Ian Welsh's crackerjack post Bin Laden’s insights and the Egyptian Coup covers a lot of territory beyond what it says on the tin. Here's just a taste:
This critique is not just a critique from an Islamic perspective, it strikes to the heart of the West’s ostensible ethics, to the equality of all humans, to the right of self-determination, and even to the western theoretical preference for democracy. Democracy is a powerful idea, but bin Laden (and others) have observed that the West only believes in elections when the right people win. This was best on display when Hamas, in Palestine, won elections the US had insisted occur (over Israeli objections) and the US then backed a Fatah coup to make sure that Hamas did not take power. (Hamas later kicked Fatah out of Gaza, leading to the current divided rule of Palestine.) It doesn’t take a genius to see that this applies to the current Egyptian situation. Whatever one thinks of Morsi’s government, it was elected in what seem to have been fair elections.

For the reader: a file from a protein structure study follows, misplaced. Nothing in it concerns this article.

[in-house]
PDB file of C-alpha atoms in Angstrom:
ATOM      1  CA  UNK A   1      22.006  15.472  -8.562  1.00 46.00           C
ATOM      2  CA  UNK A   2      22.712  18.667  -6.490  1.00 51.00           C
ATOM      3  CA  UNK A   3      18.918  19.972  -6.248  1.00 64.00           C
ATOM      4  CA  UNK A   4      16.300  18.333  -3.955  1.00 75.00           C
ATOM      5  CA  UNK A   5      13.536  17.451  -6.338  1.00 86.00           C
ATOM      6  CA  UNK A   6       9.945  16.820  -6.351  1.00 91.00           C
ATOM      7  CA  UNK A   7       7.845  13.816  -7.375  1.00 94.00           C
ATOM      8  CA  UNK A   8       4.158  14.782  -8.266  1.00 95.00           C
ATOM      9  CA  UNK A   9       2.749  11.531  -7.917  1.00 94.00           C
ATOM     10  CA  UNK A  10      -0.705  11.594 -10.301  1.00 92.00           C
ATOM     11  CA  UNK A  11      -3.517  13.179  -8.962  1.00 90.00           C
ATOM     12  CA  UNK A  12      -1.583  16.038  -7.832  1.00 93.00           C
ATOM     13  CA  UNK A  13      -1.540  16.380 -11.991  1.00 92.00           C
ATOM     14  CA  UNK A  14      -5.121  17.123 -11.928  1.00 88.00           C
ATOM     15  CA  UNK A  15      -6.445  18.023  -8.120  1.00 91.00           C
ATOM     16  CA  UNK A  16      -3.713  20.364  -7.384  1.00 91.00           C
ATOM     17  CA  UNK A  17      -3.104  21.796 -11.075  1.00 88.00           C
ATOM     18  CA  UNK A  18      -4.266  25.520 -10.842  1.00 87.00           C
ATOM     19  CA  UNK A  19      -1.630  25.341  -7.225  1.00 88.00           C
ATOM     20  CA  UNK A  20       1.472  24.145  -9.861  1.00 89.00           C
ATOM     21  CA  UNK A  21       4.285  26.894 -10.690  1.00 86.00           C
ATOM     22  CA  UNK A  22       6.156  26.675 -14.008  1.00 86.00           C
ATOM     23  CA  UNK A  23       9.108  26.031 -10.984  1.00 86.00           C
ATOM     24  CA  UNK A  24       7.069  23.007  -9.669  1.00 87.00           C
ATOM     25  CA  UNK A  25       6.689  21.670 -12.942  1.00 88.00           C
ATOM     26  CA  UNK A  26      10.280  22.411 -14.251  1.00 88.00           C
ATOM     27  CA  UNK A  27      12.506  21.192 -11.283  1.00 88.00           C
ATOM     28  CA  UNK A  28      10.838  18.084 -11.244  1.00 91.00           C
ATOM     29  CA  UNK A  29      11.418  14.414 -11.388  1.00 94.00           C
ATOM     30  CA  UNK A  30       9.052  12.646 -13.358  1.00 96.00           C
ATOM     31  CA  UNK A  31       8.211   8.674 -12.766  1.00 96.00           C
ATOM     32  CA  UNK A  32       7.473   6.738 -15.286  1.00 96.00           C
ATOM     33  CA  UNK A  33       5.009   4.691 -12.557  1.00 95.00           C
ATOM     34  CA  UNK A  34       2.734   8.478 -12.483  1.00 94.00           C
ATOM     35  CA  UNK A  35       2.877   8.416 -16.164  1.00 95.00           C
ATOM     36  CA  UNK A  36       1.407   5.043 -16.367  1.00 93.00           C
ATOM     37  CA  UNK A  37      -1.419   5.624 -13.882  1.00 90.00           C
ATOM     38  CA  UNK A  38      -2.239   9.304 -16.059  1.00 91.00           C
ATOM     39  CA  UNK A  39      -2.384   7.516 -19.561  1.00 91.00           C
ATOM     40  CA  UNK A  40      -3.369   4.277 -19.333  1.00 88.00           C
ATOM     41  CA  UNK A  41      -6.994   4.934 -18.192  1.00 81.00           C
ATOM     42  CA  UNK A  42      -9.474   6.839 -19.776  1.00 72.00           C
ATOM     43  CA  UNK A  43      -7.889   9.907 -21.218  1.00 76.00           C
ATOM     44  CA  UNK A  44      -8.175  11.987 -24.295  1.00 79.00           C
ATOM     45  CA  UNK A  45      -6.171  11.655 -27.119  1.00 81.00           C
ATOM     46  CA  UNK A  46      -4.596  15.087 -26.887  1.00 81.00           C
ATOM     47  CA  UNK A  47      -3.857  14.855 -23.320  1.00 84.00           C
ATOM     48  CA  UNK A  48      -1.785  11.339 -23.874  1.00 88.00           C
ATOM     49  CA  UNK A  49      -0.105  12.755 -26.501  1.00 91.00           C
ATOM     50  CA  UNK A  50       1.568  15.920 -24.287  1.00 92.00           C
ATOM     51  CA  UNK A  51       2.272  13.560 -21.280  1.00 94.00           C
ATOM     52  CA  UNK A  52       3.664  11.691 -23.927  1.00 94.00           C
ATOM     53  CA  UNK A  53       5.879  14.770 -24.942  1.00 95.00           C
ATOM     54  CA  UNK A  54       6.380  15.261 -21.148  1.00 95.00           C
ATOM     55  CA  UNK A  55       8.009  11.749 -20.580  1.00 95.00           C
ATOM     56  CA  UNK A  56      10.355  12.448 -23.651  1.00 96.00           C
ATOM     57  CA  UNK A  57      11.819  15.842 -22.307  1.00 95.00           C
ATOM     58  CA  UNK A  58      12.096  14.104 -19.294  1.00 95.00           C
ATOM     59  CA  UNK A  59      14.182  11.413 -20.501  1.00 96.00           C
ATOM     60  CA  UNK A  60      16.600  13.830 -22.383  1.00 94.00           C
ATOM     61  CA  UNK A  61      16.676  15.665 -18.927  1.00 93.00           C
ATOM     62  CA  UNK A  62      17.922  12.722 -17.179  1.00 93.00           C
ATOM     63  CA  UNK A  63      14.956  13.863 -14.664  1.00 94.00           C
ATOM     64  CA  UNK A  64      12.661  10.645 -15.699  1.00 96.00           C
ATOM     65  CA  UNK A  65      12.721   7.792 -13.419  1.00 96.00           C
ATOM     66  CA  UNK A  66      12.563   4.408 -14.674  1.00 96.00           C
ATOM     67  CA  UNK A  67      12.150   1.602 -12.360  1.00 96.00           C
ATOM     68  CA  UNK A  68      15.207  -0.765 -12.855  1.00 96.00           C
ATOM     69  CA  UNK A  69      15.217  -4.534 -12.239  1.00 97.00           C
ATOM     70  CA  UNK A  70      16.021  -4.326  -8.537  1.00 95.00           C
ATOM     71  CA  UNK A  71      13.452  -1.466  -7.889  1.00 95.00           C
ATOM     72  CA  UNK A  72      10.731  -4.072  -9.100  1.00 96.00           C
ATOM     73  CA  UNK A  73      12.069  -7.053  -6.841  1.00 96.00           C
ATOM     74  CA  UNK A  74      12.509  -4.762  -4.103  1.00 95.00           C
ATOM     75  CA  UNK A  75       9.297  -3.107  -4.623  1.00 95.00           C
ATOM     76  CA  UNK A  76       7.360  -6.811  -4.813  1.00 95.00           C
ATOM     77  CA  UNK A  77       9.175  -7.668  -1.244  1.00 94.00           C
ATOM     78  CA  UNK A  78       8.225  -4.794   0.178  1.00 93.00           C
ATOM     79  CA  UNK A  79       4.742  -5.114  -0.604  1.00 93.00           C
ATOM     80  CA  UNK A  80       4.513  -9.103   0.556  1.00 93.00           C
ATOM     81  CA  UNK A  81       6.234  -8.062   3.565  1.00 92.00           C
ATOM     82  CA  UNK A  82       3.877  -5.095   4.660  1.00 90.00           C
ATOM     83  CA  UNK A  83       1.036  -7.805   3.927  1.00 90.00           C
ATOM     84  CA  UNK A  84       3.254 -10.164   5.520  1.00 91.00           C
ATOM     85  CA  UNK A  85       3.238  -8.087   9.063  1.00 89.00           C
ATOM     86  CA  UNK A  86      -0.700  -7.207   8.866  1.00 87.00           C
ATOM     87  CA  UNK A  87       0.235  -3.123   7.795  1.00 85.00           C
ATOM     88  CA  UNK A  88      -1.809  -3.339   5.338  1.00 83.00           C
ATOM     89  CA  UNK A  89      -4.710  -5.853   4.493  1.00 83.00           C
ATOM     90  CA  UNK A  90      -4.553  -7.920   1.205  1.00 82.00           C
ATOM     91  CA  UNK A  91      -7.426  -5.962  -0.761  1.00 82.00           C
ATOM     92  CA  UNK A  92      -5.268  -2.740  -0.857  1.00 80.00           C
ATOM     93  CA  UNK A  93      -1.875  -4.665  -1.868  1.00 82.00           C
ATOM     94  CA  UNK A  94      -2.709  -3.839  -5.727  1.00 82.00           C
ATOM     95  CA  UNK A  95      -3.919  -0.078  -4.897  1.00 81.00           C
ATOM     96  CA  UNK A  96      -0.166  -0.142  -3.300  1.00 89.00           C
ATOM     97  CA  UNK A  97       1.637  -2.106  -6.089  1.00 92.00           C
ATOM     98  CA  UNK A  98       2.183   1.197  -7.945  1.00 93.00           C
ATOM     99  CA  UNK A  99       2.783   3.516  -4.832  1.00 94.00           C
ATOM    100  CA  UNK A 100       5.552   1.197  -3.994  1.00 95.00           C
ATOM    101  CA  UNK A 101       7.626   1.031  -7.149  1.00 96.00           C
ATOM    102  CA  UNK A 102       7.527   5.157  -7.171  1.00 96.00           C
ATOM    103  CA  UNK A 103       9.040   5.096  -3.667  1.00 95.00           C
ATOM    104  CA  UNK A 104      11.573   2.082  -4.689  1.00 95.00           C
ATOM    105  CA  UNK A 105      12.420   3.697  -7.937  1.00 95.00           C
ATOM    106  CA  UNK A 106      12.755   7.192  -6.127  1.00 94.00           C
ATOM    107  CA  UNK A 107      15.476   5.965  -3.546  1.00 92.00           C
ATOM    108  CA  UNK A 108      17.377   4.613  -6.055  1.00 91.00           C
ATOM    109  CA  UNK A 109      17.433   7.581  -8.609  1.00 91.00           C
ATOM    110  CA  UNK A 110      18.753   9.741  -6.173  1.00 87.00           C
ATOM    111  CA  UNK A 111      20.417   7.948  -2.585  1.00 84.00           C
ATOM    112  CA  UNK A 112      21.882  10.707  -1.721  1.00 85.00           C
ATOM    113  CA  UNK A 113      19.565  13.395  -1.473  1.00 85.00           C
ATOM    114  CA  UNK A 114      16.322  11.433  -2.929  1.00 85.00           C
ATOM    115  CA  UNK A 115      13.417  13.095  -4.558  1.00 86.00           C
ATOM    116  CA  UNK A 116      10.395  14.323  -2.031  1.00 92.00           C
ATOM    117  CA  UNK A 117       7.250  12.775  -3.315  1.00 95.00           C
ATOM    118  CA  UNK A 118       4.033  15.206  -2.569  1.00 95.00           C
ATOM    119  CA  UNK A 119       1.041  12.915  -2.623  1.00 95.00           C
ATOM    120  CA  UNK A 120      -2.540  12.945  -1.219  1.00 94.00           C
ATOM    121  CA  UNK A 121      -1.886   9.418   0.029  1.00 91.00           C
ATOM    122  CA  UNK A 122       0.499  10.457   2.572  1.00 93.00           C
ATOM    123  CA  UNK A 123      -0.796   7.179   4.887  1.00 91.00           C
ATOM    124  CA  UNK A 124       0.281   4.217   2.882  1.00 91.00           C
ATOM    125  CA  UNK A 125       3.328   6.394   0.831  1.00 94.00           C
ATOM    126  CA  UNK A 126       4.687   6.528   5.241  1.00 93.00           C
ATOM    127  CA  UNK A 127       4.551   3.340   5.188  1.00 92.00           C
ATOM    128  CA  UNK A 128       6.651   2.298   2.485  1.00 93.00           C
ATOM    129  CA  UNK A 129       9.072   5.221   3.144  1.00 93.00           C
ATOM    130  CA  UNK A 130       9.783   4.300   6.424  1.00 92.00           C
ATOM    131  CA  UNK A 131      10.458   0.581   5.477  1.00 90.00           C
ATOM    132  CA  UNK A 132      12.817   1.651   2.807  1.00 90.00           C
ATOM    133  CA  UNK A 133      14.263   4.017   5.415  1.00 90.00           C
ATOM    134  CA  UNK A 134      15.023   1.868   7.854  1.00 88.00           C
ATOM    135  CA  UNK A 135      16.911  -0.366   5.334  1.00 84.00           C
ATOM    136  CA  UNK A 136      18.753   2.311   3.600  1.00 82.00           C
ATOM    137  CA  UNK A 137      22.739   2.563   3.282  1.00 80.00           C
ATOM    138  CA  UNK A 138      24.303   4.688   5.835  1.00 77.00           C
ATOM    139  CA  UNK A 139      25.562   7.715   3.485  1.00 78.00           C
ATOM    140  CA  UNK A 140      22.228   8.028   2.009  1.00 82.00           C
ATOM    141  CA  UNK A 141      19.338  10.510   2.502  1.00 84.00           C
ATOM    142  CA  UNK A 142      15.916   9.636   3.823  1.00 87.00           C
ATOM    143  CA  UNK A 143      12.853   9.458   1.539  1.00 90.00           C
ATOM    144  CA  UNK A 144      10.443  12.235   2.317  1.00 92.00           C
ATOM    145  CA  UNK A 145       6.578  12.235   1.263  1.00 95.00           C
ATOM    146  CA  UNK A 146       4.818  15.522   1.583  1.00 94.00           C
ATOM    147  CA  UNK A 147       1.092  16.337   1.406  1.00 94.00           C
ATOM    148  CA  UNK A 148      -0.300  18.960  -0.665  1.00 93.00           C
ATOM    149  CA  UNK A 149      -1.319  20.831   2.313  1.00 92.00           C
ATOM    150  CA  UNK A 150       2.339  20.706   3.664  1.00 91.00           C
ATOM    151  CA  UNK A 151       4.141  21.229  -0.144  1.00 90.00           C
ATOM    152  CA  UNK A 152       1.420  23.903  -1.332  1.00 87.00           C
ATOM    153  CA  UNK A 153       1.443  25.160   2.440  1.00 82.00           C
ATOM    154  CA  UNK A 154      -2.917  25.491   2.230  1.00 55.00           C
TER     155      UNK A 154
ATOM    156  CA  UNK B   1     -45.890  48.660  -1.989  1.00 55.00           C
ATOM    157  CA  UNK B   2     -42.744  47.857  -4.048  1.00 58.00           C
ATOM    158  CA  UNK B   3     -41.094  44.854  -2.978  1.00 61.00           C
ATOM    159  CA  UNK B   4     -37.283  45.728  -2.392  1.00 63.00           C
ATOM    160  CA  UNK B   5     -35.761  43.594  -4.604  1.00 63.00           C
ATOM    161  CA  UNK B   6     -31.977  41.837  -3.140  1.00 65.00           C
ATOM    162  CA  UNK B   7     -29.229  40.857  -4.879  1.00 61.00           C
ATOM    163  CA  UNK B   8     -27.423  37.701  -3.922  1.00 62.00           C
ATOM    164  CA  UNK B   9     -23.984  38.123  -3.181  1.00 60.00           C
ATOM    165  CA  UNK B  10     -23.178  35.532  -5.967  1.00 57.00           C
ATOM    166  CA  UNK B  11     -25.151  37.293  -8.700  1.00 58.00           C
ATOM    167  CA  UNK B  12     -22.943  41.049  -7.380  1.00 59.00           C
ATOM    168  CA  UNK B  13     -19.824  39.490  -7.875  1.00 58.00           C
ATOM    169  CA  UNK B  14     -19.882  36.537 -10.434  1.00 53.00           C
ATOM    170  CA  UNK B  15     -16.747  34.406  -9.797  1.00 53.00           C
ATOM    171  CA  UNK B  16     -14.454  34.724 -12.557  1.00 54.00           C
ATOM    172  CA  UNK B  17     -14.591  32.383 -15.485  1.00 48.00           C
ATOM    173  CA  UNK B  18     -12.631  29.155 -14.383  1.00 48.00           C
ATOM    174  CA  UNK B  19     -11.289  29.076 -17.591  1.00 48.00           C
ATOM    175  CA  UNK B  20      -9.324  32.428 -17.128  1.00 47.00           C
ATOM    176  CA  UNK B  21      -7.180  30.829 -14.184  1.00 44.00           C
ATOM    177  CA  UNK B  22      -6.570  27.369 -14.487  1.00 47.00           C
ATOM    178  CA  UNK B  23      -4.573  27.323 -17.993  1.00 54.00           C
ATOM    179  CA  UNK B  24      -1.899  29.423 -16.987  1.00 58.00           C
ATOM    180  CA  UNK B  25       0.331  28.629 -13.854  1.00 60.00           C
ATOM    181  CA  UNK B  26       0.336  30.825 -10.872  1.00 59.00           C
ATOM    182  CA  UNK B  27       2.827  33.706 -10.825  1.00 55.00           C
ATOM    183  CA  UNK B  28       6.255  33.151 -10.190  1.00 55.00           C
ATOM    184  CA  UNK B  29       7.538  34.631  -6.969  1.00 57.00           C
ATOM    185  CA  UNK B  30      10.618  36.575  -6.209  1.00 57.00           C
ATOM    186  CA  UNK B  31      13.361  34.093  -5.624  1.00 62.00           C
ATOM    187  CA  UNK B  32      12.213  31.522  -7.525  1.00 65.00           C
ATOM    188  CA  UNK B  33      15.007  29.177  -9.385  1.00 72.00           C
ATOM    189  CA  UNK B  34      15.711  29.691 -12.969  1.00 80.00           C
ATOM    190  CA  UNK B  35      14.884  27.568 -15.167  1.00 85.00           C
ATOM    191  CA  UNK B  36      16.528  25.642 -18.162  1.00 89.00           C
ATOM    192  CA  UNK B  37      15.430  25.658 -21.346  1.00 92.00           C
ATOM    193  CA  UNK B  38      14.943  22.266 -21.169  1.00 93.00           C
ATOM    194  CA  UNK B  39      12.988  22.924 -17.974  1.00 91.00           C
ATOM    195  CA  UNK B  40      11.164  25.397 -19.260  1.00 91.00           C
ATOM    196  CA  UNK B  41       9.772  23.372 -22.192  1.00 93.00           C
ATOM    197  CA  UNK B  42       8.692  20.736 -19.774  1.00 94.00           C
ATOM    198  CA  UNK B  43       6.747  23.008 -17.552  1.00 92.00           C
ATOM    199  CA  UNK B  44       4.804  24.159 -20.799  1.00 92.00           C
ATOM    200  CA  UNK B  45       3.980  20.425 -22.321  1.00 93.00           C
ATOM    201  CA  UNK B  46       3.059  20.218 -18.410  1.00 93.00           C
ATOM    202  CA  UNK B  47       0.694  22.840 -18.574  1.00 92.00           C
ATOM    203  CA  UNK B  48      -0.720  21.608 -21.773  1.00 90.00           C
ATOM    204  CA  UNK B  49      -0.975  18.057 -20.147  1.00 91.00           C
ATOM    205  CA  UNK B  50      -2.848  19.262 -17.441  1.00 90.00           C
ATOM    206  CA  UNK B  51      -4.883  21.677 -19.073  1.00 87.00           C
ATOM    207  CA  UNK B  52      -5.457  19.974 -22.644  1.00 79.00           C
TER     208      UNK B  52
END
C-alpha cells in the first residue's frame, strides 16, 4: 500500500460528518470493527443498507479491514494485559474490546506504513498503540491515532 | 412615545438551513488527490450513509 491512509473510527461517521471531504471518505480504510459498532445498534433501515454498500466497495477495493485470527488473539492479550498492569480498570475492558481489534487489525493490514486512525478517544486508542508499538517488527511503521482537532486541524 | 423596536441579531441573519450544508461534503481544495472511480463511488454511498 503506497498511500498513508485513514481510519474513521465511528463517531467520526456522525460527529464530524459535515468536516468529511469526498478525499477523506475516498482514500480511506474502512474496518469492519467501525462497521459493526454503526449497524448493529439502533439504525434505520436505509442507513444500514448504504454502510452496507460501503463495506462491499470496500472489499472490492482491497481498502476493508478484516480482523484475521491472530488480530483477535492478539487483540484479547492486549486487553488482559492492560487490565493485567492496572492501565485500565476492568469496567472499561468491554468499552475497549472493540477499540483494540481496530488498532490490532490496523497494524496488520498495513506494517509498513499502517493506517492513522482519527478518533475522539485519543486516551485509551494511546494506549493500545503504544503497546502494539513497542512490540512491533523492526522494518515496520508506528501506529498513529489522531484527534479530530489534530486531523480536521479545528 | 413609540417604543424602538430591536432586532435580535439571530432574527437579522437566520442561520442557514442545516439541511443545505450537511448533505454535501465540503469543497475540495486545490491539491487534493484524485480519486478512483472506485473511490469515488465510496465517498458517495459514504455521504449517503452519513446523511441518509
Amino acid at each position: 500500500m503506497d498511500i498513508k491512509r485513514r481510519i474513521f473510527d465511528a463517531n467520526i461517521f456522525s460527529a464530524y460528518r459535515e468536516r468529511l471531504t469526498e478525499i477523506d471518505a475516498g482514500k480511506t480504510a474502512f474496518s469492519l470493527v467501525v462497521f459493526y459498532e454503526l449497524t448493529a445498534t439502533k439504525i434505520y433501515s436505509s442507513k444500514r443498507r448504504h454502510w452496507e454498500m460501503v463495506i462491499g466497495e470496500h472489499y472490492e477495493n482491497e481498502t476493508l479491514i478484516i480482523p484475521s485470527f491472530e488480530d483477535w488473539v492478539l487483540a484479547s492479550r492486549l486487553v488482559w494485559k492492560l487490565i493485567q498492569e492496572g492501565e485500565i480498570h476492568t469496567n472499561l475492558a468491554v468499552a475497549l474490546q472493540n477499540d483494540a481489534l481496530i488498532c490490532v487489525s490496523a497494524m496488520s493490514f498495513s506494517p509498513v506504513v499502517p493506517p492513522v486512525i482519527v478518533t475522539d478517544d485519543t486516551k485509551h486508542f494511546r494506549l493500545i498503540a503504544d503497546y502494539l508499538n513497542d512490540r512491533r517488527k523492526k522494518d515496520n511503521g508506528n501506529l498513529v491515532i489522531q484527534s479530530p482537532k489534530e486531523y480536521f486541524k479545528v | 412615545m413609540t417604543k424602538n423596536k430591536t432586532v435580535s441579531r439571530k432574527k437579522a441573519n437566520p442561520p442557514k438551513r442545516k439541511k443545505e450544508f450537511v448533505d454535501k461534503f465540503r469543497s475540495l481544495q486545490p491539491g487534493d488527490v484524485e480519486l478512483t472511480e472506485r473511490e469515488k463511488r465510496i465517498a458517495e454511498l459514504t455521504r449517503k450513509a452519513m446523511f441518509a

So, if you play the West’s rules, if you win fair and square in elections, and the West doesn’t like who came to power, they will help undo the results of the elections. If you try and get rid of a regime you don’t like through violence, the West will support the regime, making it unlikely you will win, and if you do win despite all that, they will undermine or destroy your regime through economic sanctions. All that failing, as in Iraq, they may well invade.
The problem with this critique is that it is, substantially, accurate. Hate bin Laden or not, this is a model of the world which has predictive and analytical utility. It explains the past, it predicts the future, and it does both well ....